The Pentagon and many sectors that rely on GPS are challenged by the spread of electronic devices intended to interfere with GPS signals, as interruptions affect every element of operations. One of the issues, according to Rob Rainhart, who works as the chief operating officer (COO) of HawkEye 360, which is a geospatial analytics business that utilizes satellites to track ships, automobiles, and other equipment that generate radio frequency signals, is determining the source of interference and precise location.
HawkEye 360 is among remote sensing satellite providers showcasing their technology this week at the GEOINT Symposium 2021. Rainhart claims that satellite-collected radio-frequency data can aid in the detection of GNSS interference hotspots. Global navigation satellite system (GNSS) refers to any satellite constellation that delivers positioning, navigation, and timing (PNT) services.
The company’s satellites, which are equipped with software-defined radios, are organized into three clusters: one in front, one behind, and a third, which oscillates back and forth. At the moment, three clusters are in orbit. HawkEye 360 has informed government and commercial clients concerned about the effect of the GPS disruptions on how to discover interference using RF data analytics, according to Rainhart.
He said the company now has 3 clusters of satellites in orbit and wants to launch more, allowing for a “far more fine-tuned interference tracking toolbox.” He explained, “We’ve engaged in certain studies with foreign partners looking into GNSS interference.” “Customers from all around the world are very interested in the problem.”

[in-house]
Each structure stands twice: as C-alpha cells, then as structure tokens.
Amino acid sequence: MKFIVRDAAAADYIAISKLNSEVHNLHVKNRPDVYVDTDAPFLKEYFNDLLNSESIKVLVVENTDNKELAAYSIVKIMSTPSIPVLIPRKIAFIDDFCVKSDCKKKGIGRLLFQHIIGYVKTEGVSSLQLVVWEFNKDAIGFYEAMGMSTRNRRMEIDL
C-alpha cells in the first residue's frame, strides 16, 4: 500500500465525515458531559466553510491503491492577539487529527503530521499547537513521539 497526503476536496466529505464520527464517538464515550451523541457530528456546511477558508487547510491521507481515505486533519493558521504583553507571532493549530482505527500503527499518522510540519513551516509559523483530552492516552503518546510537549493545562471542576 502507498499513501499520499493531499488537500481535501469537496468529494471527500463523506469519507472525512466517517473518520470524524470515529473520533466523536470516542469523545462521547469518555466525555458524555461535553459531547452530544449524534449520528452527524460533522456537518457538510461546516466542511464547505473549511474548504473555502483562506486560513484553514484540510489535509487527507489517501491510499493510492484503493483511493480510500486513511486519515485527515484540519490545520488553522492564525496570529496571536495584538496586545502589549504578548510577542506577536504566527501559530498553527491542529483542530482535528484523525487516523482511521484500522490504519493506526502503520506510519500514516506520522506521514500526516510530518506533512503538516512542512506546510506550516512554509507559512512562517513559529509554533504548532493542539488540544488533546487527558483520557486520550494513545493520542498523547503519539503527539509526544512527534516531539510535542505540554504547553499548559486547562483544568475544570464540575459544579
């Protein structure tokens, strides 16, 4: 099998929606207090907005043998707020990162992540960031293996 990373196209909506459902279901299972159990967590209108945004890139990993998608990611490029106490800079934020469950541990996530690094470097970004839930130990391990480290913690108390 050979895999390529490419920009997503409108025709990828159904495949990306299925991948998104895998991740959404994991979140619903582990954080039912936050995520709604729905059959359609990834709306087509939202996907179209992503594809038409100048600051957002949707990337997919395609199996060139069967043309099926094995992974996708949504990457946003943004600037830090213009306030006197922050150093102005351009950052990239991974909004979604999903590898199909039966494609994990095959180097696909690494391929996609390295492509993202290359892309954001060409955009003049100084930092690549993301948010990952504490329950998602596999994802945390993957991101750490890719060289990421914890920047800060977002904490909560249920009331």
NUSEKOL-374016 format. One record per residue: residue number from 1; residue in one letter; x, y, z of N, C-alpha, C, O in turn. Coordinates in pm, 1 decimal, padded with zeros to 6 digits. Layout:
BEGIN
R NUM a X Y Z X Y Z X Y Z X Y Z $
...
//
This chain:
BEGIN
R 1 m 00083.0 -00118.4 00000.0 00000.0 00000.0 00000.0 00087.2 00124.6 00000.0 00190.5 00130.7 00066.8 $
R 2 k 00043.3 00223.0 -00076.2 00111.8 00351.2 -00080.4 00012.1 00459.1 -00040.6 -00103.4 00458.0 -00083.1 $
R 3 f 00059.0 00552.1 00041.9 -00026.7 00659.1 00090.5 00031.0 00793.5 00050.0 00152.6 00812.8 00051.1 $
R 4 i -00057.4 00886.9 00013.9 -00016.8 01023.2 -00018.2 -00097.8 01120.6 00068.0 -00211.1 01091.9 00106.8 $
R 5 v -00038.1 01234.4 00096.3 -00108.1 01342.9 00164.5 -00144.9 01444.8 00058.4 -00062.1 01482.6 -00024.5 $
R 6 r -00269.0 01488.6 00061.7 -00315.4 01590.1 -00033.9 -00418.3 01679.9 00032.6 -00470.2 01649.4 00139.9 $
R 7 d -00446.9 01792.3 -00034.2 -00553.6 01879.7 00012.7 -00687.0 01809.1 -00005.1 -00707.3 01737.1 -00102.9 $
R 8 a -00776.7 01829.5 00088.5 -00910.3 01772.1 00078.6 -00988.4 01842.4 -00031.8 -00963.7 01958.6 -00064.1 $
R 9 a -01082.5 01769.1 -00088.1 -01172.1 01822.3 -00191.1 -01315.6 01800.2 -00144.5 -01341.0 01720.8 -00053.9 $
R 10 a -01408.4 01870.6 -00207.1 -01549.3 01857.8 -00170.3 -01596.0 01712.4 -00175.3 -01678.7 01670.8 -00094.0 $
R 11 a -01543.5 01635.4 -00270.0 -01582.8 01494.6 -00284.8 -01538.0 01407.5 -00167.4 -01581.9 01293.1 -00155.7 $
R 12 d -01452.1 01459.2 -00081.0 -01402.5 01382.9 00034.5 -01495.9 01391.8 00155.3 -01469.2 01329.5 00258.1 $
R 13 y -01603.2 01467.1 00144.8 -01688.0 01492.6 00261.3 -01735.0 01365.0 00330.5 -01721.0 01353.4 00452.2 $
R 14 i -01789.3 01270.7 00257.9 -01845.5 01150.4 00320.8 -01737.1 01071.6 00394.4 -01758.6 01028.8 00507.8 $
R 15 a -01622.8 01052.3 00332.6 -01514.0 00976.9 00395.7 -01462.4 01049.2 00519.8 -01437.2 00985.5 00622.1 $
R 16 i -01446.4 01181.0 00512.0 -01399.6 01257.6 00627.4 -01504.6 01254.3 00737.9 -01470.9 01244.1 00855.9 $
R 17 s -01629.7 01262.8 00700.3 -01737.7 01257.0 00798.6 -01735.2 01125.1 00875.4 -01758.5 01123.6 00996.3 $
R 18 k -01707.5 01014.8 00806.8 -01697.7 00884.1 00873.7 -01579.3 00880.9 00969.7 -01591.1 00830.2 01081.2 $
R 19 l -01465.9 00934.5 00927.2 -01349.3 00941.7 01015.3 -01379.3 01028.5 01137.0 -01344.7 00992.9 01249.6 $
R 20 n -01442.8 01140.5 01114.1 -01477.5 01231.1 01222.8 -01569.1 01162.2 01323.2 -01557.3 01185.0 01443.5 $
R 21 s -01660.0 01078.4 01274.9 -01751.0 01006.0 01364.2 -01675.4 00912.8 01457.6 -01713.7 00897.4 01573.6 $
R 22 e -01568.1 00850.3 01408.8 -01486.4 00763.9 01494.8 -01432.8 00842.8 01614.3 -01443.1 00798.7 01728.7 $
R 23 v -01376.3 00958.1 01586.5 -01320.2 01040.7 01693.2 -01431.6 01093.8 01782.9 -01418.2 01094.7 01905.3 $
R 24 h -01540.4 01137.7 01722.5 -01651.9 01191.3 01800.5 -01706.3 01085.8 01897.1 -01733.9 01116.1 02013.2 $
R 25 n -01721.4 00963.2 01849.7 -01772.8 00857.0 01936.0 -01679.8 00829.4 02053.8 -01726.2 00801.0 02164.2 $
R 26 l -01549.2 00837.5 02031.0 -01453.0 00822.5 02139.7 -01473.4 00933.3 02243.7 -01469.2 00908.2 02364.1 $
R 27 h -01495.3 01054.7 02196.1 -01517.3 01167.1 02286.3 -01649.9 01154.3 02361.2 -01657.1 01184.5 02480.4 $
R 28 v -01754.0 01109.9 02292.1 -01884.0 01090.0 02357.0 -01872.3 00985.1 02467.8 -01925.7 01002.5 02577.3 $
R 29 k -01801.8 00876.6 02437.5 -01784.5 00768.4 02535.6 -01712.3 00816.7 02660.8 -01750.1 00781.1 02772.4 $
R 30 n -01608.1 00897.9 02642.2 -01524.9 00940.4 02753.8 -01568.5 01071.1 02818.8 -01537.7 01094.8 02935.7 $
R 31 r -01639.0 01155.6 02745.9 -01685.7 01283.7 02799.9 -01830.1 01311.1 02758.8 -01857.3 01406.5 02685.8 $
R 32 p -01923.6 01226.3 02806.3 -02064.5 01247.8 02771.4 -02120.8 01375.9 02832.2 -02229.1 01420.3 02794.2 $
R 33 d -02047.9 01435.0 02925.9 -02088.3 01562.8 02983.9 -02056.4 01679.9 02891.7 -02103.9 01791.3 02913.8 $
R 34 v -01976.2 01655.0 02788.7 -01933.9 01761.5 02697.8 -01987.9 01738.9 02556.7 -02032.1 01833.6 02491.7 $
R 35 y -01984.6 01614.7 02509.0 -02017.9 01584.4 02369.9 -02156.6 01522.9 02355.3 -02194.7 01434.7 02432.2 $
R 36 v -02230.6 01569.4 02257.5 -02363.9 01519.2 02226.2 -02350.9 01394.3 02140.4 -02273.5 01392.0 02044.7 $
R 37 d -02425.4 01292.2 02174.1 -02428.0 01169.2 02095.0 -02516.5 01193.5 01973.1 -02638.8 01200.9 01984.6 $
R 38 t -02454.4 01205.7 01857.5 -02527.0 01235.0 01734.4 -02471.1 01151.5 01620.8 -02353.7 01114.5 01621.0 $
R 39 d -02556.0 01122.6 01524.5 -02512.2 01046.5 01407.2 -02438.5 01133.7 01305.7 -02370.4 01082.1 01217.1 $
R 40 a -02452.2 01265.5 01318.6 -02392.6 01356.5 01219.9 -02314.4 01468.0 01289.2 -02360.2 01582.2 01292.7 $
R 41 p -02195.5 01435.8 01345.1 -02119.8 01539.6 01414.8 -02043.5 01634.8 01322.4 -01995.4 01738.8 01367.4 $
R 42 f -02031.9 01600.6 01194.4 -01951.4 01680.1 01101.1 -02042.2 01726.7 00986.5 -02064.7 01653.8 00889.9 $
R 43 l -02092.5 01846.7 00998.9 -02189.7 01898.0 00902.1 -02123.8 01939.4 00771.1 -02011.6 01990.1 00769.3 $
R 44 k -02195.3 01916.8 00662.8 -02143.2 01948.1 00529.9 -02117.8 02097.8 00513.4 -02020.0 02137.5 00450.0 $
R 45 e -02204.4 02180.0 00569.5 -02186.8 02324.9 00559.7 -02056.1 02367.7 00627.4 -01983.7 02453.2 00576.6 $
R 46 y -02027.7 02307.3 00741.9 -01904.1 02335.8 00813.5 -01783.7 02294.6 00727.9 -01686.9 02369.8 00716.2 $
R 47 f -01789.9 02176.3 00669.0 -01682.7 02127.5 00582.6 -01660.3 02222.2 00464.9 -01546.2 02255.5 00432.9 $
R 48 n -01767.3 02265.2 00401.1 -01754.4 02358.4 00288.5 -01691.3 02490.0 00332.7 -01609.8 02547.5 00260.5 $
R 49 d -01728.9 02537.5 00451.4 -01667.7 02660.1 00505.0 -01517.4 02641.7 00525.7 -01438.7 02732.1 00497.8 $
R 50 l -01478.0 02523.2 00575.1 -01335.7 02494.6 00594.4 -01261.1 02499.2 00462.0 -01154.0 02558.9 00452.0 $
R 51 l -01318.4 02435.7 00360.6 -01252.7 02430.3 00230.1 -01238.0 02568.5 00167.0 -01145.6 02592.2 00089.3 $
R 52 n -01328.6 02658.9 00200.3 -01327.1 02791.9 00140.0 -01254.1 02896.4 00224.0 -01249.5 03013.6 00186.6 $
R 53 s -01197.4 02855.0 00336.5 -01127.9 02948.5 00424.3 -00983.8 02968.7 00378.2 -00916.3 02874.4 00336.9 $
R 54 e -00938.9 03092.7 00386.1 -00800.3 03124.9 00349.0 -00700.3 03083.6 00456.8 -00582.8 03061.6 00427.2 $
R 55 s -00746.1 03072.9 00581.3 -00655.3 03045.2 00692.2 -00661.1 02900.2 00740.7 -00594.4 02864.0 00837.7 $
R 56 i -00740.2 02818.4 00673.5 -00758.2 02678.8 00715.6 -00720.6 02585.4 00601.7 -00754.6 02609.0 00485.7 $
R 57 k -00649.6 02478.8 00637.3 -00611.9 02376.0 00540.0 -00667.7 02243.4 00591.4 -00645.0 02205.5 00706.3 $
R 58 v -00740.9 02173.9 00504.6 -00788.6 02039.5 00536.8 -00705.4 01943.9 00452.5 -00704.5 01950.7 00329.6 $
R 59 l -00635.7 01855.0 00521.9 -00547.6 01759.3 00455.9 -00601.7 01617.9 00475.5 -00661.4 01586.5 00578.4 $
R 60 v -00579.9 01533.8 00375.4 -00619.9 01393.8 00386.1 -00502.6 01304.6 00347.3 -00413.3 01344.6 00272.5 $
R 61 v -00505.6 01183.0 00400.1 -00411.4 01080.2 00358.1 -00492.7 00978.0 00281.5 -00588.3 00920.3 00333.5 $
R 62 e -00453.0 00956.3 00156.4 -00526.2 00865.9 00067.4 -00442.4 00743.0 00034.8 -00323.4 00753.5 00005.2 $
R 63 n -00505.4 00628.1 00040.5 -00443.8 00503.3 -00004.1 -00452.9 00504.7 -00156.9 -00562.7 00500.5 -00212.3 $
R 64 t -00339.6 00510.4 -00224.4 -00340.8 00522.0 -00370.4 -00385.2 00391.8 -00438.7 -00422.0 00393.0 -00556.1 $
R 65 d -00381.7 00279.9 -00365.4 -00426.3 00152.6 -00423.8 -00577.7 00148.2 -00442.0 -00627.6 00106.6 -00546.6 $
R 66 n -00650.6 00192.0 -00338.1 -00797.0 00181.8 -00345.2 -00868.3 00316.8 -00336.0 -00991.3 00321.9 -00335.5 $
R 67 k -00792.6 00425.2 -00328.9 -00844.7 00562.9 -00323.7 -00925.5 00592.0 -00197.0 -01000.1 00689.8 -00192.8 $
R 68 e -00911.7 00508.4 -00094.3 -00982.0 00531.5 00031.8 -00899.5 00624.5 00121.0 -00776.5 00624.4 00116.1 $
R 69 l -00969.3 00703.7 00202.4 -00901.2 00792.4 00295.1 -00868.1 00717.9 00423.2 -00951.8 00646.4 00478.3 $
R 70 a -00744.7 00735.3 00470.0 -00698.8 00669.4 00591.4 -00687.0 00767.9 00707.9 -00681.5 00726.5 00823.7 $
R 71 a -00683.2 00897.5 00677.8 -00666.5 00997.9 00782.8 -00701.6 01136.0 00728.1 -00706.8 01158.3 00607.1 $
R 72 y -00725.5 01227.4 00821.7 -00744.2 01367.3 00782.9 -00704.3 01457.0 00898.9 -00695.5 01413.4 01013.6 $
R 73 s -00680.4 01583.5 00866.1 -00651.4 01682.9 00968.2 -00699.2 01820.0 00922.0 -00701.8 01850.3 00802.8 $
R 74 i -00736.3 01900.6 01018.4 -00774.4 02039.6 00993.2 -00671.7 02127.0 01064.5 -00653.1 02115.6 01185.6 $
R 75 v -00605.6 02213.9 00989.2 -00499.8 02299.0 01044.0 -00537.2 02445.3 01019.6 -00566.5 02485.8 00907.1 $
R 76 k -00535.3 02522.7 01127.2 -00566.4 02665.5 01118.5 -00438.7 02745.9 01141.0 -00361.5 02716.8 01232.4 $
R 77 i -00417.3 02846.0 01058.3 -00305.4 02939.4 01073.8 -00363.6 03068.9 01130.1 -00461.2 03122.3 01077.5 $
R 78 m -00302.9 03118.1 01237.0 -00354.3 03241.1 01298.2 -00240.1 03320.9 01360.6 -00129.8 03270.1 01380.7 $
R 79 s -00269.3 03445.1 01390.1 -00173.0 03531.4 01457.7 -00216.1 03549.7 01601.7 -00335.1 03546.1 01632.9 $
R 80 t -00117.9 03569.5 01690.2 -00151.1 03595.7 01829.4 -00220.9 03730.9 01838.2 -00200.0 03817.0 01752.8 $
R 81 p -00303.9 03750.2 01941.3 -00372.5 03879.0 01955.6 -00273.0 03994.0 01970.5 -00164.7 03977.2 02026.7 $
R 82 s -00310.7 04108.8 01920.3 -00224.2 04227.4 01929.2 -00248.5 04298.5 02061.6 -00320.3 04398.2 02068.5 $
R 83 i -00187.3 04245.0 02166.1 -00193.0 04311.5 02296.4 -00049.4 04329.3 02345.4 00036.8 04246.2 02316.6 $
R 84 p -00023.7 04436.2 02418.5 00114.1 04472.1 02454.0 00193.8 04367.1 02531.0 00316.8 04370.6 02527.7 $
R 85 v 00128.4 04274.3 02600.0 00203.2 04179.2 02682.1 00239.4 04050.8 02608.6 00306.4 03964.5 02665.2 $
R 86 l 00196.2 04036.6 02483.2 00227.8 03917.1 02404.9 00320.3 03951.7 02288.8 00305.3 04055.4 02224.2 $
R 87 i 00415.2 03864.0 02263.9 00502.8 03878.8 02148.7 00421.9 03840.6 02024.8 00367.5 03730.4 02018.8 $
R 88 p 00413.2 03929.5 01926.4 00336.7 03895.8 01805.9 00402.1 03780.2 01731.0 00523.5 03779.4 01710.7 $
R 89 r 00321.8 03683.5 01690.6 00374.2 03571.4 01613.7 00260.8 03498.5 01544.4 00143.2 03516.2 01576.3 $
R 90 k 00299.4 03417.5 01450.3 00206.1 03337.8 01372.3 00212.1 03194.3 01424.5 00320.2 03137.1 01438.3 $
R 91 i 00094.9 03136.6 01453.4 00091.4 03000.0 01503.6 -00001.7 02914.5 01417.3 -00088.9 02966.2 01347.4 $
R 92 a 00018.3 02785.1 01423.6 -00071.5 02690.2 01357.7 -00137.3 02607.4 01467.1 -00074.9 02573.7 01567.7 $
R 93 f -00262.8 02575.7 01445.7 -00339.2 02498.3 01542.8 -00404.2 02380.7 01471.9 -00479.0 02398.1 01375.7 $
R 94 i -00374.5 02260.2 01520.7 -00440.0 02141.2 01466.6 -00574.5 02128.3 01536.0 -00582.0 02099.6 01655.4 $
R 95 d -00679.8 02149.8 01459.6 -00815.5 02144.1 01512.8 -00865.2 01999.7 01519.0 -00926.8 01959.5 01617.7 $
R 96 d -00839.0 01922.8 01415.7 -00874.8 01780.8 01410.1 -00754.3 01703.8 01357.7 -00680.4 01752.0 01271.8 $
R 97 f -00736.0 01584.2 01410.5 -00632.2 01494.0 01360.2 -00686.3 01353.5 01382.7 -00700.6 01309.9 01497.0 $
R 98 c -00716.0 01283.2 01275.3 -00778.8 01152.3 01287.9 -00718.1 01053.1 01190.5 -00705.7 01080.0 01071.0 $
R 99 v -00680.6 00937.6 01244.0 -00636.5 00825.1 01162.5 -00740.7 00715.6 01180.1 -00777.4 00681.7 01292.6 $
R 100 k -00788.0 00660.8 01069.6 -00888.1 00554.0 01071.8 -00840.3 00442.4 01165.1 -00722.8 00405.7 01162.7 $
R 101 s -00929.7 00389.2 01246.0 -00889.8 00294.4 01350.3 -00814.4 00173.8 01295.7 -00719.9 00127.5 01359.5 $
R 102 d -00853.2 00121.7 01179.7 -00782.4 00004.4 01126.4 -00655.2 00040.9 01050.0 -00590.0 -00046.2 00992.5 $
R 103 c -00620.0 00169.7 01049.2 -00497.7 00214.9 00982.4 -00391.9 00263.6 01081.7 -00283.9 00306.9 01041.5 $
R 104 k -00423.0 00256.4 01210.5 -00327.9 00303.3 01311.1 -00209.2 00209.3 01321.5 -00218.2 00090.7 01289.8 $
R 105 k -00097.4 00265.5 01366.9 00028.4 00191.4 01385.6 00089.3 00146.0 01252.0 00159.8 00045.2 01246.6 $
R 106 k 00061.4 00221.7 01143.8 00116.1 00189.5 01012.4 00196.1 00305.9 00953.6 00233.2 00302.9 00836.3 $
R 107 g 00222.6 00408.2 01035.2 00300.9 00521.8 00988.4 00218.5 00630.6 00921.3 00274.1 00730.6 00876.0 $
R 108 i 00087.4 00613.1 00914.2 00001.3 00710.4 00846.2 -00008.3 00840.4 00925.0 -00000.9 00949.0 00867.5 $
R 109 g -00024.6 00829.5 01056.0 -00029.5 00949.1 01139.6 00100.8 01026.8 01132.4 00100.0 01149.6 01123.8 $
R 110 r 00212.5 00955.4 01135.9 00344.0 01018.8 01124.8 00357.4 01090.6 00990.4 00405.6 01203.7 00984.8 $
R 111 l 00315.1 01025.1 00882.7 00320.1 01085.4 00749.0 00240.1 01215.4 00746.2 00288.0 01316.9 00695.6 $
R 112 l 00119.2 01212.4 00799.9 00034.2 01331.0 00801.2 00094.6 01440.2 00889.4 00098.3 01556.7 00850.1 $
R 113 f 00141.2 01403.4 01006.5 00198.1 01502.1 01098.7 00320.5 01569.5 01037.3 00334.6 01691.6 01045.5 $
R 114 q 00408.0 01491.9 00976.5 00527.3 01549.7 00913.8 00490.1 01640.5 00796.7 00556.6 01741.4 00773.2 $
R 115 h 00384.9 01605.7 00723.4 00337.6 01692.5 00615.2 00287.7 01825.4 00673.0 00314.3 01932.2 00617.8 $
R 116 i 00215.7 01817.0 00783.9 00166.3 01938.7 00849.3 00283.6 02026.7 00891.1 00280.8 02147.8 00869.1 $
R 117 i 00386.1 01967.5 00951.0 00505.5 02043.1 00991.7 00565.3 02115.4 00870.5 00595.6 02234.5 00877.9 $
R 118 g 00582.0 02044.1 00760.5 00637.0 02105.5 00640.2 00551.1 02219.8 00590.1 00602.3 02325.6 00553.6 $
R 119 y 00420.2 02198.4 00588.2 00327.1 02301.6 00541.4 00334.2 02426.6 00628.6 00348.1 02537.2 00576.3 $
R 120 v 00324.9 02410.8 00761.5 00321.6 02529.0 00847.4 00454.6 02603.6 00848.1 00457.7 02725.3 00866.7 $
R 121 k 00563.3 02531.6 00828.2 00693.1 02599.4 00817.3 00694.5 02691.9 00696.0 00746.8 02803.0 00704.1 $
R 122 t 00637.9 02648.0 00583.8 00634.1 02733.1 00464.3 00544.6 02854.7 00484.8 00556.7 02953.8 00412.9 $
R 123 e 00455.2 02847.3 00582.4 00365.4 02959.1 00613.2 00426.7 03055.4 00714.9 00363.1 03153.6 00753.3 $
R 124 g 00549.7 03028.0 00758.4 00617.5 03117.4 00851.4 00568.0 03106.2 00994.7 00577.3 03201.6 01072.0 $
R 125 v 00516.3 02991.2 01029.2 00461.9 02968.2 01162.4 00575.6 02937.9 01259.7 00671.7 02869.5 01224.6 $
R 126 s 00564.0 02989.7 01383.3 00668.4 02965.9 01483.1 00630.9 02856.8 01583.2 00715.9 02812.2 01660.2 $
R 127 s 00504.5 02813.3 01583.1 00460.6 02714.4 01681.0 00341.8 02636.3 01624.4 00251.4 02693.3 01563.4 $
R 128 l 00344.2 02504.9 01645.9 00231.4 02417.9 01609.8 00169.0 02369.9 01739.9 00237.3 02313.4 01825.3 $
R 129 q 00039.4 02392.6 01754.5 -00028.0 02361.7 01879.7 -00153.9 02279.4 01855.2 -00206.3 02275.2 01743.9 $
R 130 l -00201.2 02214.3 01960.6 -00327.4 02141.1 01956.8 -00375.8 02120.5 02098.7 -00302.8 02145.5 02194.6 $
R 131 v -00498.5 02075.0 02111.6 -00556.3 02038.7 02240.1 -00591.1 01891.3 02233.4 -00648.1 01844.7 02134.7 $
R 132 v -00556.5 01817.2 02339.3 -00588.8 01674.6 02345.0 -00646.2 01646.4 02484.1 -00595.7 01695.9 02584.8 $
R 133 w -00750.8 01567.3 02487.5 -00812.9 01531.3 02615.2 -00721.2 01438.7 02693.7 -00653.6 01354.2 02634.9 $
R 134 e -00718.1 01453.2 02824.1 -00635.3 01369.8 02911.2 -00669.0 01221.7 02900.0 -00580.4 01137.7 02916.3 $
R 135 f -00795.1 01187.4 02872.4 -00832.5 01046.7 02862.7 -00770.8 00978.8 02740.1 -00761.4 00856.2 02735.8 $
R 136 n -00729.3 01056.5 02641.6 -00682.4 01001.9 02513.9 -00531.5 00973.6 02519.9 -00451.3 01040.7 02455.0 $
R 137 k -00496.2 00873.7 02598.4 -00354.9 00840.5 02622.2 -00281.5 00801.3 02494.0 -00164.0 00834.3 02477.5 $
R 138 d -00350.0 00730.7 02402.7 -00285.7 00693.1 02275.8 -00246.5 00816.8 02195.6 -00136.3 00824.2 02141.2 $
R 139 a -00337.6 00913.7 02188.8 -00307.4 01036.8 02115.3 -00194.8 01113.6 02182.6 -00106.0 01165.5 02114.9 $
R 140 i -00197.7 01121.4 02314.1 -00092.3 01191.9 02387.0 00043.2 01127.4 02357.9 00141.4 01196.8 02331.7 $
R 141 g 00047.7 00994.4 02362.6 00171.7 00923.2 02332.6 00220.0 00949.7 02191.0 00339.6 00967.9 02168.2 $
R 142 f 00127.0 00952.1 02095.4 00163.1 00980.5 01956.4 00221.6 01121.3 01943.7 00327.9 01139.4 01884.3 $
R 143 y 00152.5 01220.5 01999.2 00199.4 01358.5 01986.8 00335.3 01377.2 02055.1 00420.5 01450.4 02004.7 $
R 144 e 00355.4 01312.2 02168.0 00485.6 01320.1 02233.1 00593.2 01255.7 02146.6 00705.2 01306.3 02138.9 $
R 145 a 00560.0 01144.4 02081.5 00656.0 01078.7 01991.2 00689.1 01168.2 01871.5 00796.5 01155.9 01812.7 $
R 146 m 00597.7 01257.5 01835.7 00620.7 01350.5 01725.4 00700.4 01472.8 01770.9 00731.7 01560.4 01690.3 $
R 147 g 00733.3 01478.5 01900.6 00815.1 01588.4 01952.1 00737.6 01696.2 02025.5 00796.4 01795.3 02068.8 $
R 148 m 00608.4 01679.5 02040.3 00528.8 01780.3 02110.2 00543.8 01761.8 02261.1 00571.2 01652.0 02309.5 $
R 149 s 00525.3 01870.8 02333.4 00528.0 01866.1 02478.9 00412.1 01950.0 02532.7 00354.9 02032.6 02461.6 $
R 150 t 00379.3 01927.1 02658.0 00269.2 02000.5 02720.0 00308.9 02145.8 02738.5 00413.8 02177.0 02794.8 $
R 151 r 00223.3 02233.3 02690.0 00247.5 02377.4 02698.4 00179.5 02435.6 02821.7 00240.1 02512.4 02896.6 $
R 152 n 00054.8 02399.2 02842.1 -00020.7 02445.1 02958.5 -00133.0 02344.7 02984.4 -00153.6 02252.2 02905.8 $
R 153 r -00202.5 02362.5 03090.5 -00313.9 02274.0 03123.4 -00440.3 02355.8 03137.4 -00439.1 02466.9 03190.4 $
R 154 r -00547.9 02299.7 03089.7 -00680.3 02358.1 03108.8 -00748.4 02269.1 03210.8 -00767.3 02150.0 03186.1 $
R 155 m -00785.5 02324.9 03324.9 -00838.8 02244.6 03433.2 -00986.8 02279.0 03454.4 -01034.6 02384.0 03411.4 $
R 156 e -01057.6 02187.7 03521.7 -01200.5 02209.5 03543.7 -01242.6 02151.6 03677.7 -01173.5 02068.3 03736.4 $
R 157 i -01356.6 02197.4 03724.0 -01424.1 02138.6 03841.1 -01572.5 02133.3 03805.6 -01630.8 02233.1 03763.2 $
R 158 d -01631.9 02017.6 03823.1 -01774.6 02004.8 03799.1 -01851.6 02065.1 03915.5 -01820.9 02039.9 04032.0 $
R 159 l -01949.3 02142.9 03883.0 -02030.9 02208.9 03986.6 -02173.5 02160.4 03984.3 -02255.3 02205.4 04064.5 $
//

The Department of Defense is looking for solutions for detecting GNSS disruptions.
The Pentagon’s Defense Innovation Unit (DIU), which collaborates with private enterprises, intends to use the increasing availability of data from space and other sources to geolocate GPS interference. In August, the DIU issued a request for proposals on “situational awareness for purposeful GNSS user disturbance.” “Persistent, large-area coverage of faked GNSS transmitters that result in localized spoofing phenomenology,” according to the Department of Defense.
Electronic jamming attacks can prevent GPS signals from being received. Falsified PNT data can also be used to attack GPS users, a practice known as spoofing. “The entire globe relies on GNSS-based systems,” DIU added, “yet the GPS architecture, as well as its users, are subject to manipulation and denial by adverse actors.”
According to Nick Estep, the DIU program manager, the solicitation closed on August 23 and many bids were submitted. The purpose, according to Estep, is to test commercially available data sources, both space-based and terrestrial. “There’s a huge business sector that operates in this area,” he said, “and we’re absolutely intrigued to get into that.”